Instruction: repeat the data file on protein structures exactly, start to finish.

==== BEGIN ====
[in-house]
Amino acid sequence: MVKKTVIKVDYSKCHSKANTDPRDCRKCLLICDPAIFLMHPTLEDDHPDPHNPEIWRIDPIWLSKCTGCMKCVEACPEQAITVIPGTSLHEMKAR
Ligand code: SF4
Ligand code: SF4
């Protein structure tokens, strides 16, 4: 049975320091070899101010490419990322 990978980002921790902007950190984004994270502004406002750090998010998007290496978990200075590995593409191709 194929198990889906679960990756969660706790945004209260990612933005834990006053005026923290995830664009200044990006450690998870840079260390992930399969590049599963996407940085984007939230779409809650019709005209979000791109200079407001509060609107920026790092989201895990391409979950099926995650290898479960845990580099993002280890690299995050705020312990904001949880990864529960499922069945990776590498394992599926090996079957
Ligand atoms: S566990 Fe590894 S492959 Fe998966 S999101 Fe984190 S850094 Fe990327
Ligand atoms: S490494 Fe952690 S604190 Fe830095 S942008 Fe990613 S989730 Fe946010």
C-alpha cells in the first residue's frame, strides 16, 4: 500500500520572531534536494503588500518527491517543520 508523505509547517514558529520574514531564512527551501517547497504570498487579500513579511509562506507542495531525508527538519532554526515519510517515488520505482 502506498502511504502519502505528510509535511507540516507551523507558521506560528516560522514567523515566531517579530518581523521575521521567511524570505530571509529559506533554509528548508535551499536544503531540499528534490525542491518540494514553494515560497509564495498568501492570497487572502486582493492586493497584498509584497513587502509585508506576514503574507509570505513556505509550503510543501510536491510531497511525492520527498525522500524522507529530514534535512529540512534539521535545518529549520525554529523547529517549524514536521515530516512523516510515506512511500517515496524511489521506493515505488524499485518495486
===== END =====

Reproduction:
[in-house]
Amino acid sequence: MVKKTVIKVDYSKCHSKANTDPRDCRKCLLICDPAIFLMHPTLEDDHPDPHNPEIWRIDPIWLSKCTGCMKCVEACPEQAITVIPGTSLHEMKAR
Ligand code: SF4
Ligand code: SF4
């Protein structure tokens, strides 16, 4: 049975320091070899101010490419990322 990978980002921790902007950190984004994270502004406002750090998010998007290496978990200075590995593409191709 194929198990889906679960990756969660706790945004209260990612933005834990006053005026923290995830664009200044990006450690998870840079260390992930399969590049599963996407940085984007939230779409809650019709005209979000791109200079407001509060609107920026790092989201895990391409979950099926995650290898479960845990580099993002280890690299995050705020312990904001949880990864529960499922069945990776590498394992599926090996079957
Ligand atoms: S566990 Fe590894 S492959 Fe998966 S999101 Fe984190 S850094 Fe990327
Ligand atoms: S490494 Fe952690 S604190 Fe830095 S942008 Fe990613 S989730 Fe946010």
C-alpha cells in the first residue's frame, strides 16, 4: 500500500520572531534536494503588500518527491517543520 508523505509547517514558529520574514531564512527551501517547497504570498487579500513579511509562506507542495531525508527538519532554526515519510517515488520505482 502506498502511504502519502505528510509535511507540516507551523507558521506560528516560522514567523515566531517579530518581523521575521521567511524570505530571509529559506533554509528548508535551499536544503531540499528534490525542491518540494514553494515560497509564495498568501492570497487572502486582493492586493497584498509584497513587502509585508506576514503574507509570505513556505509550503510543501510536491510531497511525492520527498525522500524522507529530514534535512529540512534539521535545518529549520525554529523547529517549524514536521515530516512523516510515506512511500517515496524511489521506493515505488524499485518495486